The Day of a Father

DSC_0385I have to admit that I feel rather blessed enough with an amazing wife and two fantastic children that most days feel like Father’s Day to me.  Our road trip across this great country of our’s was filled with so many wonderful memories that I can’t help but feel incredibly happy with my lot in life.

For the actual celebration of Father’s Day, my family went up to visit with my father-in-law, who happens to live pretty darn close to the middle of nowhere.  It was a weekend of no internet, no phones, and as much time outside as the swarms of mosquitos would allow.  We spent Father’s Day Eve on a boat, relaxingly pulling in bluegill after bluegill, since my father-in-law is apparently the king of finding spawning locations for the tasty fishies.  We ended up hauling in over 50 fish in a matter of a couple hours, only hindered in our abilities by a couple of kids who wanted to help out as much as possible, as well as, you know, eat and sleep and whatever.

And as if that moment of 3 generations experiencing an age-old way of celebrating fatherhood wasn’t enough, we returned to his cabin for naptime, in which I went down to the hidden fishing hole on his property to catch a few more fish for the morning’s breakfast.  A quiet little spot where one can collect his/her thoughts and also find respite from the bugs. . . it’s that good of a spot.

As I sat there, all alone in the middle of the woods, fish jumping at my feet, hooking yet another worm onto my line before beginning the next battle for supremacy against the little buggers, I found myself thinking about where I would be if I were not a father.

It’s not an easy hypothetical to answer.  I would quite possibly still be working the same job, would still probably be living in the same house (although many of the renovations we’ve been slowly working on would probably be much closer to completion), still married to the same woman that I adore.  In many ways my life would be quite similar, and probably quite simpler.  But that’s the part of the picture I can’t quite envision.  I haven’t even been a father for 4 years yet, but I have a very difficult time picturing life without my little minions.  Sure, I’d probably still have somewhat of a social life, and would probably have more money in my pocket, but the rut that can come from such a life seems to be too easily gained.  With my children in my life, every day is a new adventure, both for them and for me. Just yesterday I took my kids out to wash the car, something that both of them enjoyed profusely, making the task that much more enjoyable for me.  A task so mundane and simple suddenly became a source of joy and fun, simply because of two little runts slowing me down by getting in the way every chance they had.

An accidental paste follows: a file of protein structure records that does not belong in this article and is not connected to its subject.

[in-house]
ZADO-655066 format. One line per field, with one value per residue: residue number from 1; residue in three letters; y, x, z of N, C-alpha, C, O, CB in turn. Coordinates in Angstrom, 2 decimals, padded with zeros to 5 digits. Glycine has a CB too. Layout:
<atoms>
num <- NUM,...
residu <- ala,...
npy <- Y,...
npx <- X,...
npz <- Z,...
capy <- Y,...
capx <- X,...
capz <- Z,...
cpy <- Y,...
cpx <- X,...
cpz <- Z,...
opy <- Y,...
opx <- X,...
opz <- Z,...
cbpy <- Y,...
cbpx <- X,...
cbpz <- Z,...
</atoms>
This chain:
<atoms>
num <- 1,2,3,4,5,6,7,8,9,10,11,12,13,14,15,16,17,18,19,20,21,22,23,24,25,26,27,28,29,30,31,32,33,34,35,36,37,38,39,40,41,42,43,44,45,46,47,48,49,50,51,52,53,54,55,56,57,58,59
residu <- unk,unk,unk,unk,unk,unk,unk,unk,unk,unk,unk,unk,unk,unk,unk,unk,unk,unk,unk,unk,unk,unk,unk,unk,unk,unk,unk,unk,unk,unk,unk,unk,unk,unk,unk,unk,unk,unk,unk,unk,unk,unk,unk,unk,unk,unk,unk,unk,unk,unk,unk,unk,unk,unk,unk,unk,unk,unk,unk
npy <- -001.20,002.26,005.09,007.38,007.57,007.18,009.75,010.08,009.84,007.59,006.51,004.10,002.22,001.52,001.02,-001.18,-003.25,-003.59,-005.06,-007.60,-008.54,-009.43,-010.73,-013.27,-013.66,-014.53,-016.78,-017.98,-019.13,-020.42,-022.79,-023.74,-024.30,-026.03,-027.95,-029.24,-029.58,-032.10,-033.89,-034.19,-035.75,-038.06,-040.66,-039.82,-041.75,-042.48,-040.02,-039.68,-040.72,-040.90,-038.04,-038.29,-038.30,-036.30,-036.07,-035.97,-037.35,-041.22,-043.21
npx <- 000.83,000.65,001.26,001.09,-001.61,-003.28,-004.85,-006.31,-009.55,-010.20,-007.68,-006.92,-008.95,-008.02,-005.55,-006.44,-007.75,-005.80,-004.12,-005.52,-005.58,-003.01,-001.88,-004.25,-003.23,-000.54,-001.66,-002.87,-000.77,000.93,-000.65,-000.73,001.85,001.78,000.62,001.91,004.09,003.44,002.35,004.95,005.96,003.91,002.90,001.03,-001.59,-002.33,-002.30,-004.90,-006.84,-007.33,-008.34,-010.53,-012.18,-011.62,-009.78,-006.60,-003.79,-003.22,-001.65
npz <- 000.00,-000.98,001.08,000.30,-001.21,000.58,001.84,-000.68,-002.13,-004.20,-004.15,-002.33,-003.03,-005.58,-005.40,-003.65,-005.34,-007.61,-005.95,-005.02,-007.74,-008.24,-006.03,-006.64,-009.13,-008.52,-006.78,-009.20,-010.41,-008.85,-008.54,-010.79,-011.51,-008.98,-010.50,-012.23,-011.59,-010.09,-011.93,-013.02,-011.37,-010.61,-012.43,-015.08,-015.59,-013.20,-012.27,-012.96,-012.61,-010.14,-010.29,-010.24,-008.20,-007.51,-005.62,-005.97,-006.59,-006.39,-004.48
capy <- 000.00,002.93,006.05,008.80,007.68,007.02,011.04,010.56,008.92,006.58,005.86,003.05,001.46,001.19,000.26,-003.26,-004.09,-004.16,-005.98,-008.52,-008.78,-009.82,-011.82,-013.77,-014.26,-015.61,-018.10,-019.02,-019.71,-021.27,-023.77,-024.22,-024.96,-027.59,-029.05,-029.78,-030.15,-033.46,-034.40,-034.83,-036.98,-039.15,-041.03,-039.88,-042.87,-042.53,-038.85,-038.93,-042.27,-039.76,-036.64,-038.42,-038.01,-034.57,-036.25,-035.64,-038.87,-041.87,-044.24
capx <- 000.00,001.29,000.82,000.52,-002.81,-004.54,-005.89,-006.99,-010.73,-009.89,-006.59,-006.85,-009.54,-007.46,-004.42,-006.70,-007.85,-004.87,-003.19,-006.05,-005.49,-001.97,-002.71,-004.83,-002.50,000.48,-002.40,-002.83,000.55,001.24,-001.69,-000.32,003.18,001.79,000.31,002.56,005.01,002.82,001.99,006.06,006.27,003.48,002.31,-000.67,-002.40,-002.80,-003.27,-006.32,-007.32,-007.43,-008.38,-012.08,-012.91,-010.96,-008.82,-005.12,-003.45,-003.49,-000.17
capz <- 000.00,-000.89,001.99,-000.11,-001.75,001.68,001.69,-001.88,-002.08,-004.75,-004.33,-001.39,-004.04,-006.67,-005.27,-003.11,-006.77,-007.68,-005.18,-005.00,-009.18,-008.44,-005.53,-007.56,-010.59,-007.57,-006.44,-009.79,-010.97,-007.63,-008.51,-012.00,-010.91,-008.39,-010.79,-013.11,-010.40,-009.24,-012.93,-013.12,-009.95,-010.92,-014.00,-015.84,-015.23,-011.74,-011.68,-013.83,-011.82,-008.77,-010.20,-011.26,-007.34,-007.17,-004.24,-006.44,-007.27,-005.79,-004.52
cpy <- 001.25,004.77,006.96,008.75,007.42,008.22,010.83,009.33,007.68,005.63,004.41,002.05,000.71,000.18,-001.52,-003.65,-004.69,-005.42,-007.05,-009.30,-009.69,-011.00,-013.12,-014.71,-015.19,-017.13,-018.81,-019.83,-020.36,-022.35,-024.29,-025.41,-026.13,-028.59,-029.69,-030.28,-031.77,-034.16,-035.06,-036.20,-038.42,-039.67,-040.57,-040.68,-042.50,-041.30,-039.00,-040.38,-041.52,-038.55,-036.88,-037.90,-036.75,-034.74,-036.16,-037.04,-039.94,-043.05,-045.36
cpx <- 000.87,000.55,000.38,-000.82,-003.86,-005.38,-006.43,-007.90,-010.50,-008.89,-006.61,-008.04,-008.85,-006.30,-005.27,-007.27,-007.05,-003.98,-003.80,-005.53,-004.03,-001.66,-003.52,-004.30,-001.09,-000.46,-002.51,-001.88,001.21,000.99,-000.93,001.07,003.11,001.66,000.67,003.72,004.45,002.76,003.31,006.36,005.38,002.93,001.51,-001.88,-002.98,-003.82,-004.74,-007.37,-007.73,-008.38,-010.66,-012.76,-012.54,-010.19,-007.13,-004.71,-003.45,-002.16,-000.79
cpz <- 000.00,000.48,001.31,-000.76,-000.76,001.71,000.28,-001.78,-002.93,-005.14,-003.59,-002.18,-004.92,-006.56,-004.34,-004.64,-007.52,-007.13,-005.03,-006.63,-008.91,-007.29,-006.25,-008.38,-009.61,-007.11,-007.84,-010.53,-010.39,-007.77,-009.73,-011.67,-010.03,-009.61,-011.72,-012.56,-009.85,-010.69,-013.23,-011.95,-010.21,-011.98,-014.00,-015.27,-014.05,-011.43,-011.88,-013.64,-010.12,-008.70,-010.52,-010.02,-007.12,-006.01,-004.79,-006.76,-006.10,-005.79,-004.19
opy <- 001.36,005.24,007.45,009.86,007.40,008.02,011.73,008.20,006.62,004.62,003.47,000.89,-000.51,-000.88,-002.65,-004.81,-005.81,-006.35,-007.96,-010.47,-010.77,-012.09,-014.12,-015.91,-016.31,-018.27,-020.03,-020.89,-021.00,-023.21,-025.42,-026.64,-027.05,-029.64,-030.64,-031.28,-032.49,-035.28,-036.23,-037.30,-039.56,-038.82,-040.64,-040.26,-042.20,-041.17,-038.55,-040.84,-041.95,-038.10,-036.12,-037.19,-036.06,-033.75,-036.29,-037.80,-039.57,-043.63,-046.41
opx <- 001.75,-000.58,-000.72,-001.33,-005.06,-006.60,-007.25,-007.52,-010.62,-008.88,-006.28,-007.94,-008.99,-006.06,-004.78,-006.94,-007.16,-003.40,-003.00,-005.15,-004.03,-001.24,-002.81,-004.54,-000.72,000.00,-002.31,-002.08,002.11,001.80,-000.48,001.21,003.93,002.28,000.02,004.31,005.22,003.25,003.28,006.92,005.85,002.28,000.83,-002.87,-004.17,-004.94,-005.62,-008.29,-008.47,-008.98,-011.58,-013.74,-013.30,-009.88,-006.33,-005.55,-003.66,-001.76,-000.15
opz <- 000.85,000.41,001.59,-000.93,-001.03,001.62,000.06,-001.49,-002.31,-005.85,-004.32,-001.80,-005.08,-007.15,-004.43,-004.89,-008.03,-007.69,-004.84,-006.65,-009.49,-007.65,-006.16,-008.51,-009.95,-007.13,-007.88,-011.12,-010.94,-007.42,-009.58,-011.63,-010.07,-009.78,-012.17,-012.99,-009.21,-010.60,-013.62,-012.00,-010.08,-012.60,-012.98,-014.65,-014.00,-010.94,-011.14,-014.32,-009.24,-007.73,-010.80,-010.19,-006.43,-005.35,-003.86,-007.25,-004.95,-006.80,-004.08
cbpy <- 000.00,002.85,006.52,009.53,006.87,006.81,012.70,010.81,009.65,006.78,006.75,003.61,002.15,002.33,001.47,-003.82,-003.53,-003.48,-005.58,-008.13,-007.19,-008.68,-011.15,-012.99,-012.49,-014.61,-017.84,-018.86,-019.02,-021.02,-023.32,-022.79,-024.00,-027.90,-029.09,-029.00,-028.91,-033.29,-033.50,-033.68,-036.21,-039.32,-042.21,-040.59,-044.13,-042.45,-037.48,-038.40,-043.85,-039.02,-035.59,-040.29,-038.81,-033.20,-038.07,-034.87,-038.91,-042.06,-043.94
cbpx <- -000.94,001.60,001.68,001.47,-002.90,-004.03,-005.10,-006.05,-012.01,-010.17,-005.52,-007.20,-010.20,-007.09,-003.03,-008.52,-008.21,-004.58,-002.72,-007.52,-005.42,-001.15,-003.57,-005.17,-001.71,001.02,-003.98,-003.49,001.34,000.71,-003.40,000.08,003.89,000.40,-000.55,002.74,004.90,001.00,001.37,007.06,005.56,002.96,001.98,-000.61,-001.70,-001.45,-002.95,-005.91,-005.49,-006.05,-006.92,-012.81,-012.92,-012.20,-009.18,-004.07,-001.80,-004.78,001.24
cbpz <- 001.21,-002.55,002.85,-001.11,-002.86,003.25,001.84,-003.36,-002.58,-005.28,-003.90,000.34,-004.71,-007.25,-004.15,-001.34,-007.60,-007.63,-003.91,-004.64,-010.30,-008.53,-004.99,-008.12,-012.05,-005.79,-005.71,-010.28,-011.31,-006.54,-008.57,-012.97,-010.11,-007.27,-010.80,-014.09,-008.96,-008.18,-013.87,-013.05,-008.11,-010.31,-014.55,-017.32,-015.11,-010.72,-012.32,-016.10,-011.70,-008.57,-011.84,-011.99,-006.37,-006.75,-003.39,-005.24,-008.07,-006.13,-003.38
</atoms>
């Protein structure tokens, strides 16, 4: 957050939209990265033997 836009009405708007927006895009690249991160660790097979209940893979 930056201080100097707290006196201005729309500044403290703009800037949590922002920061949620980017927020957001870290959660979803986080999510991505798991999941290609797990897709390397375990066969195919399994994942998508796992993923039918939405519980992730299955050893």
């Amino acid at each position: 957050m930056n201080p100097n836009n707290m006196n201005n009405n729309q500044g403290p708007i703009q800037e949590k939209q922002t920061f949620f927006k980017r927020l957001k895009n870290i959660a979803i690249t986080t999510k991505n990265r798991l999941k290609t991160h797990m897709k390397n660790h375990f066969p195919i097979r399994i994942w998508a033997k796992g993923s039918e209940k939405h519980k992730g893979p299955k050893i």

I love my family and I wouldn’t trade it for the world.  So, when my wife asks me what I want for Father’s Day, or what I want to do, I have a very difficult time answering, because all I really want to do is to continue being a father and a husband and having the adventures that this life allows.

Very often as I experience life with my little ones do I think back to my own childhood, my own father.  I remember lying in the same bed as him, enjoying the cuddles, but desperately needing to get away from his hot breath 🙂  I remember washing the cars with my parents and having that same amount of fun slopping suds all over the ground.  I remember being taken on long road trips, sitting awake eagerly to see what the day would bring as the road went on and on ahead of us, happy to be allowed a spot in the navigator’s chair to chat with either parent as we drove.  I remember so many happy experiences and find myself all too eager to experience them again through my children’s eyes, hoping that they find the same joy I did when I was in their position.  Happy to see those same experiences play out to their grateful smiles.

Being a father, in many ways, is like being a child all over again, except now you’re allowed to get your own way.  Father’s Day is, of course, a moment intended for saying thanks to our fathers, and I definitely want to do that to my own.  However, I feel selfish in accepting any thanks given to me for being a father, because I feel like I’m having too much fun for it to be something I’m being thanked for.

And plus. . . they bought me stickers!  (And yes. . . these are the cars after having been cleaned yesterday, stupid pollen!)

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